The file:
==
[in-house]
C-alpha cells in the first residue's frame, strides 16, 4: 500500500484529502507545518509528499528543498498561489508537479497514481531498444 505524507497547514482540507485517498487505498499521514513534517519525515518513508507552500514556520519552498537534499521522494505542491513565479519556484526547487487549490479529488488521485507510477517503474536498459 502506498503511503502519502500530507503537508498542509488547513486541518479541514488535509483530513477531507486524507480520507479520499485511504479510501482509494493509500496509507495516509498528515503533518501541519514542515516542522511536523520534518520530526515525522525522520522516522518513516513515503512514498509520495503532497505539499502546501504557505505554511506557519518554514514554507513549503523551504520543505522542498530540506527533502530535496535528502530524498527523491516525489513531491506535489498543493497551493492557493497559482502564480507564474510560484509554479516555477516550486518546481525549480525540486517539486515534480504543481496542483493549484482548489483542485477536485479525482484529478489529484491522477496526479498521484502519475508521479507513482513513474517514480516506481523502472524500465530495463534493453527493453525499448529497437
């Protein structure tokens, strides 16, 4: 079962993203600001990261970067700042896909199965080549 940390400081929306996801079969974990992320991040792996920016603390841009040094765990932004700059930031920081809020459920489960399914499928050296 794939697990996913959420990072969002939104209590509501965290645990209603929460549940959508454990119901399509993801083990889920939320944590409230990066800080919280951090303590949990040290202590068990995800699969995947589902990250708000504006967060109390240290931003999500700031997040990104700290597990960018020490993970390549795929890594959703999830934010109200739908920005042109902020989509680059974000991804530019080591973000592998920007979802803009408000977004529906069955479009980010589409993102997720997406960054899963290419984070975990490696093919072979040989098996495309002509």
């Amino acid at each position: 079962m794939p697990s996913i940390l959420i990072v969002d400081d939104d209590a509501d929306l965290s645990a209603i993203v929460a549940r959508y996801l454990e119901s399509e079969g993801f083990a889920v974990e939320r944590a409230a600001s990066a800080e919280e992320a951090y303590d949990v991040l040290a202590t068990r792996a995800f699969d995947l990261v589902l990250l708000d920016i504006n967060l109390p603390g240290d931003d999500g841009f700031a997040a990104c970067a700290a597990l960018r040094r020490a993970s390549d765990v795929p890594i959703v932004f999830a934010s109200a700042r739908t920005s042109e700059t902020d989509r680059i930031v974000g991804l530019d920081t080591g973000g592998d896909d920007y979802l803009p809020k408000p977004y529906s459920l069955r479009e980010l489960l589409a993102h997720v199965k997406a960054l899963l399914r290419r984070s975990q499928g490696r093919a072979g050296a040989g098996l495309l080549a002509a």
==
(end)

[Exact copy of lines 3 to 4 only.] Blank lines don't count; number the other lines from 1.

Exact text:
């Protein structure tokens, strides 16, 4: 079962993203600001990261970067700042896909199965080549 940390400081929306996801079969974990992320991040792996920016603390841009040094765990932004700059930031920081809020459920489960399914499928050296 794939697990996913959420990072969002939104209590509501965290645990209603929460549940959508454990119901399509993801083990889920939320944590409230990066800080919280951090303590949990040290202590068990995800699969995947589902990250708000504006967060109390240290931003999500700031997040990104700290597990960018020490993970390549795929890594959703999830934010109200739908920005042109902020989509680059974000991804530019080591973000592998920007979802803009408000977004529906069955479009980010589409993102997720997406960054899963290419984070975990490696093919072979040989098996495309002509």
């Amino acid at each position: 079962m794939p697990s996913i940390l959420i990072v969002d400081d939104d209590a509501d929306l965290s645990a209603i993203v929460a549940r959508y996801l454990e119901s399509e079969g993801f083990a889920v974990e939320r944590a409230a600001s990066a800080e919280e992320a951090y303590d949990v991040l040290a202590t068990r792996a995800f699969d995947l990261v589902l990250l708000d920016i504006n967060l109390p603390g240290d931003d999500g841009f700031a997040a990104c970067a700290a597990l960018r040094r020490a993970s390549d765990v795929p890594i959703v932004f999830a934010s109200a700042r739908t920005s042109e700059t902020d989509r680059i930031v974000g991804l530019d920081t080591g973000g592998d896909d920007y979802l803009p809020k408000p977004y529906s459920l069955r479009e980010l489960l589409a993102h997720v199965k997406a960054l899963l399914r290419r984070s975990q499928g490696r093919a072979g050296a040989g098996l495309l080549a002509a």